The Pros and Cons of Different Types of Test Questions

At Precision Data Products, we’re happy to offer bulk quantities of Optical Mark Recognition (OMR) testing forms at an affordable rate. But when people think of our testing sheets, there’s usually just one that comes to mind — Scantron® Form 882-E, functionally identical to our own PDP-100 form. This is the testing form that every student and teacher has seen a thousand times; the good old reliable multiple-choice half sheet with 100 questions on each side.

What a lot of people don’t know is that we offer so many more OMR forms than just the PDP-100, and many of these forms have different types of test questions, allowing for more variety for students and educators. There are several different types of test questions, and each one has its own pros and cons.

While the overwhelming majority of our test forms rely on multiple-choice, you can find sheets that give you more variety. Here are the advantages (and disadvantages) of the many different types of test questions — keep them in mind the next time you’re writing an exam, and be sure to browse our online store to pick up the corresponding OMR forms.


It’s only natural to start with multiple-choice, the king of test questions. There is a reason why multiple-choice has endured over the years, but it’s definitely not without its pros and cons, and we’ve even dedicated an entire blog post to analyzing them. We’ll keep things shorter here, but it suffices to say that there is much to be gained from multiple-choice, as long as you’re aware of the potential pitfalls.

The Pros

  • They Can Cover a Lot in Little Time: Multiple-choice questions allow you to cover a huge variety of topics and subjects, but it doesn’t demand a lot of time from the student. This allows teachers to create massive tests which cover a wide scope of their curriculum.
  • They Can Provoke Higher-Level Thinking: A well-written multiple-choice test isn’t always as simple as one answer being right, and the others being flat-out wrong. A question can contain partial truths in each answer, which compels the student to scrutinize the facts meticulously and call upon their knowledge.
  • They Are Easy to Score: OMR multiple-choice tests can be graded electronically, saving precious time for the teacher. But even when graded by hand, it’s a breeze. It may be tedious, but it’s easy, if nothing else.

The Cons

  • They Allow for Guessing: Unfortunately, multiple-choice tests can reward students for not preparing if they happen to guess the right answer. Of course, the odds that a student would guess the majority of questions right is astronomically low, but it can still be problematic.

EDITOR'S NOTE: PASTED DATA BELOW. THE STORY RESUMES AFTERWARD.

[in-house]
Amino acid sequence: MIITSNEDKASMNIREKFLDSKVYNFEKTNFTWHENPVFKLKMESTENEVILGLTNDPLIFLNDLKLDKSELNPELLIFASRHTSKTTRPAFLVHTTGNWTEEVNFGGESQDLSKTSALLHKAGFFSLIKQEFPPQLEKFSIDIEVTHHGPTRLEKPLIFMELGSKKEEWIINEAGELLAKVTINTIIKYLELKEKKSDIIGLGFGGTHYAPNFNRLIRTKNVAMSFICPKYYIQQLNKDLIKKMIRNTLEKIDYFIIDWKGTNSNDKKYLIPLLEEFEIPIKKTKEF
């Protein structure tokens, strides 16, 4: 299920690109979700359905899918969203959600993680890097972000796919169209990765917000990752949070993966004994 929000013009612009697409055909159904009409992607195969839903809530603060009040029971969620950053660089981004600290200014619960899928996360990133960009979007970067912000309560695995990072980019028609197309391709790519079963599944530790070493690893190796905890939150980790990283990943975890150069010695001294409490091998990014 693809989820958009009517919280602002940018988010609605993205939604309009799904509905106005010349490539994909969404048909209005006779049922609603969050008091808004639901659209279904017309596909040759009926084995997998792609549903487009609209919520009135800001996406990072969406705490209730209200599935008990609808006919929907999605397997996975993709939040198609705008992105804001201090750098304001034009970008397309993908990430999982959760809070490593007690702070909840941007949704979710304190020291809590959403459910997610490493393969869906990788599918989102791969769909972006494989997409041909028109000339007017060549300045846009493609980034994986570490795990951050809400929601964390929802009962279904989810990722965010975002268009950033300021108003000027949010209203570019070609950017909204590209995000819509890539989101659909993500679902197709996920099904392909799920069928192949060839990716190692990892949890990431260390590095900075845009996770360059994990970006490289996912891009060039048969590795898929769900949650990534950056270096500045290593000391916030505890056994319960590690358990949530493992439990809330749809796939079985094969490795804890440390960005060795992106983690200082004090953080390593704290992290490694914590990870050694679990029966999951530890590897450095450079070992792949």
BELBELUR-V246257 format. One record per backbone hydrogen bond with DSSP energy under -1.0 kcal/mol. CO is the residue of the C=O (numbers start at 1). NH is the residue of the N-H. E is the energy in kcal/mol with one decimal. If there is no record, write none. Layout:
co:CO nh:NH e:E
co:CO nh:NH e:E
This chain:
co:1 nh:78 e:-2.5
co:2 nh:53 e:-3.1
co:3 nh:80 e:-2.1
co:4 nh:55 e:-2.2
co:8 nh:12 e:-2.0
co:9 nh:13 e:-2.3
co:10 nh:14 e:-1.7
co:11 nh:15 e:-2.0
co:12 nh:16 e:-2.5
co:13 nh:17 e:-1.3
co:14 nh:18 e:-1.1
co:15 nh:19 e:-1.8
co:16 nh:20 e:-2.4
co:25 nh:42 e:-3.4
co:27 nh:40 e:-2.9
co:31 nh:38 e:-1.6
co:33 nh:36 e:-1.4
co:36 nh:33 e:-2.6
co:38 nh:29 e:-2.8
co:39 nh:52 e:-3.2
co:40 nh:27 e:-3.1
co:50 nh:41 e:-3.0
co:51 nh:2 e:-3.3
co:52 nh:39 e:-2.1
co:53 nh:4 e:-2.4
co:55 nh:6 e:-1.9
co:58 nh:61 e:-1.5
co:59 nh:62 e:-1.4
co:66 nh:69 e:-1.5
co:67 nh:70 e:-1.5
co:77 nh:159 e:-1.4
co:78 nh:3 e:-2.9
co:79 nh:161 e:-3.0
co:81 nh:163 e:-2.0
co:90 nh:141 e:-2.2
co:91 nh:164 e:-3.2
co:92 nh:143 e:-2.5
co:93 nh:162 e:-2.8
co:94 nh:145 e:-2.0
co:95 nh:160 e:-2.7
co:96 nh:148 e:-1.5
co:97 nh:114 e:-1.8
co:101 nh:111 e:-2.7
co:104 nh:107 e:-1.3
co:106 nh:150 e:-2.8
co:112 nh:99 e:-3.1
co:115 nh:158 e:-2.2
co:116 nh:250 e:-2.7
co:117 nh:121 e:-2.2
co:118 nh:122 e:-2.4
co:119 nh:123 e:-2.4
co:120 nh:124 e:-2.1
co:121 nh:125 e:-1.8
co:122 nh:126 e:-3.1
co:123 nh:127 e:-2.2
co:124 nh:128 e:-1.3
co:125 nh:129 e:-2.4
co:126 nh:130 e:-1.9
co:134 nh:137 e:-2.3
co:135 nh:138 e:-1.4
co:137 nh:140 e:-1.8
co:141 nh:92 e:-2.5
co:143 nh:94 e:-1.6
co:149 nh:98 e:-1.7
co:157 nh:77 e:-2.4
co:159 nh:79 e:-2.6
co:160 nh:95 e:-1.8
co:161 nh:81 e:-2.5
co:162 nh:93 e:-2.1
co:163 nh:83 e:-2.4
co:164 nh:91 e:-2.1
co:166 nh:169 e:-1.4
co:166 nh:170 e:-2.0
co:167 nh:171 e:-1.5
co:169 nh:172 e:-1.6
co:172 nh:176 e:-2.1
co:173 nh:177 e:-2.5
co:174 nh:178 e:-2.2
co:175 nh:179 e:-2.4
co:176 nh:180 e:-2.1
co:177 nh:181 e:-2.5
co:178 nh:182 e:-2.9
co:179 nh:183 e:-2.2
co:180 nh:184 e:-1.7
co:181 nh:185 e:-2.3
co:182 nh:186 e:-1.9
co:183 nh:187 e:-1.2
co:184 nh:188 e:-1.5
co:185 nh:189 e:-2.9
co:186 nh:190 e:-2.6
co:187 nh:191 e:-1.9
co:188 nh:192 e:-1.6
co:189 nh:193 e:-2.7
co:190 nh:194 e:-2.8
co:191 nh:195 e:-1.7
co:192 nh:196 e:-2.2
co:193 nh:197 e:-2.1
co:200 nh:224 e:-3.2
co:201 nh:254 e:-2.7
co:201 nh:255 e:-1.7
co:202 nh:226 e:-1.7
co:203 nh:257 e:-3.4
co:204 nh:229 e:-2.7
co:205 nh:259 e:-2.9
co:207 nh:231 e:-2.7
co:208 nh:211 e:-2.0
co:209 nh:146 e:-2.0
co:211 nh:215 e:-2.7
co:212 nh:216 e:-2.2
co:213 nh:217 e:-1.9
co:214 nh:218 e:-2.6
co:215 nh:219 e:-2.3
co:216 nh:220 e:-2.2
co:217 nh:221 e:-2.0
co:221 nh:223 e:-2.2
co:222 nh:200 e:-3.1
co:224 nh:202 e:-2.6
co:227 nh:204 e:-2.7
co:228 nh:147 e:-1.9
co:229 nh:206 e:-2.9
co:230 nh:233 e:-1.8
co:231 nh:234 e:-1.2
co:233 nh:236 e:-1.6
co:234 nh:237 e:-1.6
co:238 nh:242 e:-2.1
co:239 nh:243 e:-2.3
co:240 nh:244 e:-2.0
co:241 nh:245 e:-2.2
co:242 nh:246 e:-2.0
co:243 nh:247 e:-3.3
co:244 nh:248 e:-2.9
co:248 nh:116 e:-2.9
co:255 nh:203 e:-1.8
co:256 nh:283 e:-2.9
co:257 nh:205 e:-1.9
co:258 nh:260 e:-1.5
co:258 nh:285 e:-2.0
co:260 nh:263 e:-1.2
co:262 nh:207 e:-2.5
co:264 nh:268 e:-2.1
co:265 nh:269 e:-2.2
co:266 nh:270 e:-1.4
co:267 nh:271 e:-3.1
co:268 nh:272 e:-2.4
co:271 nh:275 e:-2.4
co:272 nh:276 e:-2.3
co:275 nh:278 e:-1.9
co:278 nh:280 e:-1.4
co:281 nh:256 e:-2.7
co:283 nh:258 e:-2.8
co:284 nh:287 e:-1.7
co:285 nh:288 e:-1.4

• They Can Give Away Answers: This mainly comes down to poorly-written tests. A badly worded multiple-choice question may effectively give away its answer on its own. On the other hand, a question near the end of the test could provide the answer to an earlier question, and vice-versa.
  • They Can Confuse and Confound: The line between a good and bad multiple-choice question can be very thin. Badly written “trick questions” can confuse students in the wrong ways, and the misinformation from incorrect answers can affect the way they think about the subject at hand.

True or False

True or false questions are basically stripped-down versions of multiple-choice, presenting the same flaws, but with fewer advantages. It’s for this reason why educators tend to stay away from them, but they’re not entirely without merit.

The Pros

  • It’s Simple Fact vs. Fiction: True/false questions are binary in their nature, and sometimes, less is more. Multiple-choice questions require students to examine which option is the most correct, while true/false questions demand that they identify what’s incorrect. It’s a small difference, but in the right context it can be more effective.
  • They’re Easier to Write: Multiple-choice questions, while flexible, can be taxing and time-consuming to write since you have to create so many answer choices. True/false questions preserve the general spirit of multiple-choice, but they’re far easier to write, saving teachers time.
  • They’re Easy to Grade: Much like multiple-choice, true/false questions are exceedingly easy to grade, both by hand and by OMR machines. This makes them an obvious candidate for larger exams.

The Cons

  • They’re Even Easier to Guess: The guessing problem is here too, only it’s worse than multiple-choice because it comes down to 50/50. For obvious reasons, that makes it far easier for unprepared students to stumble upon correct answers when they don’t know any better; it just comes down to a coin flip.
    They’re Often Badly-Written: While true/false questions are easier to write than multiple-choice, they’re also more vague, making it easier to write them badly. Sometimes the entire statement is true with one tiny piece of mostly-irrelevant info being false. A lot of true/false questions lose the spirit of what they’re intended to do because teachers focus on arbitrary minutia.
  • They Don’t Engage Students: The point of a test is to get students to dive into their memory banks and analyze what they know. Multiple-choice questions provide enough options to where students need to pick apart the answers and engage with their memory to deduce the correct answer. True/false questions, being binary, provide most of the information up-front, and only require students to reflect on one single piece of information. Overall, they’re just not as engaging as other questions.